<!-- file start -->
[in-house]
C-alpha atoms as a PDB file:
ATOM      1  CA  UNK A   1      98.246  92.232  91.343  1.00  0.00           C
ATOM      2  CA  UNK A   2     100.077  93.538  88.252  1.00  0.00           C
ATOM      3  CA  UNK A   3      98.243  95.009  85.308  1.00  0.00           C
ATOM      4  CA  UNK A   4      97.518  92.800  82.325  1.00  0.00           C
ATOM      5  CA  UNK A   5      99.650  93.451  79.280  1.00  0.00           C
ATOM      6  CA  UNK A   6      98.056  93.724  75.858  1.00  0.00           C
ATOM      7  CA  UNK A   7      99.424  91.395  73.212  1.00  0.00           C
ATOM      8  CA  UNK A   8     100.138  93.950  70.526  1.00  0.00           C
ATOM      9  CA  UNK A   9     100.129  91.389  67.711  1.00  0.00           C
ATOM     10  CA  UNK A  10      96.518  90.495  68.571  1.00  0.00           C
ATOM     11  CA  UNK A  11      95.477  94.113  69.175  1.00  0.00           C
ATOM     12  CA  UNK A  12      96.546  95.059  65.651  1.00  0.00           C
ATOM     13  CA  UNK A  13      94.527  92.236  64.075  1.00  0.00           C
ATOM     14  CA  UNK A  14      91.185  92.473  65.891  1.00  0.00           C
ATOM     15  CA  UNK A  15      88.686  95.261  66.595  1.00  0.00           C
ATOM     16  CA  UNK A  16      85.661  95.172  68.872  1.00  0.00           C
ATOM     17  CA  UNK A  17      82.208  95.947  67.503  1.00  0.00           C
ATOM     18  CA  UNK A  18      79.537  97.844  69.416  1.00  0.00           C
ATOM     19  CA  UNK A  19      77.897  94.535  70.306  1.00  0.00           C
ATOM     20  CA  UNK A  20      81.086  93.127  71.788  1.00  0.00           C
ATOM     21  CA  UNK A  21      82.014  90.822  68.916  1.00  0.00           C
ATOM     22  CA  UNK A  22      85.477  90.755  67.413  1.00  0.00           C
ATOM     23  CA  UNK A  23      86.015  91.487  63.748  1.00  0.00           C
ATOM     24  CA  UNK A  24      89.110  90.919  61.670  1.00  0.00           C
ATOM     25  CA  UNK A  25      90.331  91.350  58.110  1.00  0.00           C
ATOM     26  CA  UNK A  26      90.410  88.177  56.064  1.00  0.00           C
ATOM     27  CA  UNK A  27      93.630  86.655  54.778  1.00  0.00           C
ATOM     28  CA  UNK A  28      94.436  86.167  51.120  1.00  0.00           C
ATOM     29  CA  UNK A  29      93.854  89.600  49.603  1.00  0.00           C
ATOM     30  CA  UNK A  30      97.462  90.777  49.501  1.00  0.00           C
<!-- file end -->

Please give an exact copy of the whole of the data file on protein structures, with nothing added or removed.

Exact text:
[in-house]
C-alpha atoms as a PDB file:
ATOM      1  CA  UNK A   1      98.246  92.232  91.343  1.00  0.00           C
ATOM      2  CA  UNK A   2     100.077  93.538  88.252  1.00  0.00           C
ATOM      3  CA  UNK A   3      98.243  95.009  85.308  1.00  0.00           C
ATOM      4  CA  UNK A   4      97.518  92.800  82.325  1.00  0.00           C
ATOM      5  CA  UNK A   5      99.650  93.451  79.280  1.00  0.00           C
ATOM      6  CA  UNK A   6      98.056  93.724  75.858  1.00  0.00           C
ATOM      7  CA  UNK A   7      99.424  91.395  73.212  1.00  0.00           C
ATOM      8  CA  UNK A   8     100.138  93.950  70.526  1.00  0.00           C
ATOM      9  CA  UNK A   9     100.129  91.389  67.711  1.00  0.00           C
ATOM     10  CA  UNK A  10      96.518  90.495  68.571  1.00  0.00           C
ATOM     11  CA  UNK A  11      95.477  94.113  69.175  1.00  0.00           C
ATOM     12  CA  UNK A  12      96.546  95.059  65.651  1.00  0.00           C
ATOM     13  CA  UNK A  13      94.527  92.236  64.075  1.00  0.00           C
ATOM     14  CA  UNK A  14      91.185  92.473  65.891  1.00  0.00           C
ATOM     15  CA  UNK A  15      88.686  95.261  66.595  1.00  0.00           C
ATOM     16  CA  UNK A  16      85.661  95.172  68.872  1.00  0.00           C
ATOM     17  CA  UNK A  17      82.208  95.947  67.503  1.00  0.00           C
ATOM     18  CA  UNK A  18      79.537  97.844  69.416  1.00  0.00           C
ATOM     19  CA  UNK A  19      77.897  94.535  70.306  1.00  0.00           C
ATOM     20  CA  UNK A  20      81.086  93.127  71.788  1.00  0.00           C
ATOM     21  CA  UNK A  21      82.014  90.822  68.916  1.00  0.00           C
ATOM     22  CA  UNK A  22      85.477  90.755  67.413  1.00  0.00           C
ATOM     23  CA  UNK A  23      86.015  91.487  63.748  1.00  0.00           C
ATOM     24  CA  UNK A  24      89.110  90.919  61.670  1.00  0.00           C
ATOM     25  CA  UNK A  25      90.331  91.350  58.110  1.00  0.00           C
ATOM     26  CA  UNK A  26      90.410  88.177  56.064  1.00  0.00           C
ATOM     27  CA  UNK A  27      93.630  86.655  54.778  1.00  0.00           C
ATOM     28  CA  UNK A  28      94.436  86.167  51.120  1.00  0.00           C
ATOM     29  CA  UNK A  29      93.854  89.600  49.603  1.00  0.00           C
ATOM     30  CA  UNK A  30      97.462  90.777  49.501  1.00  0.00           C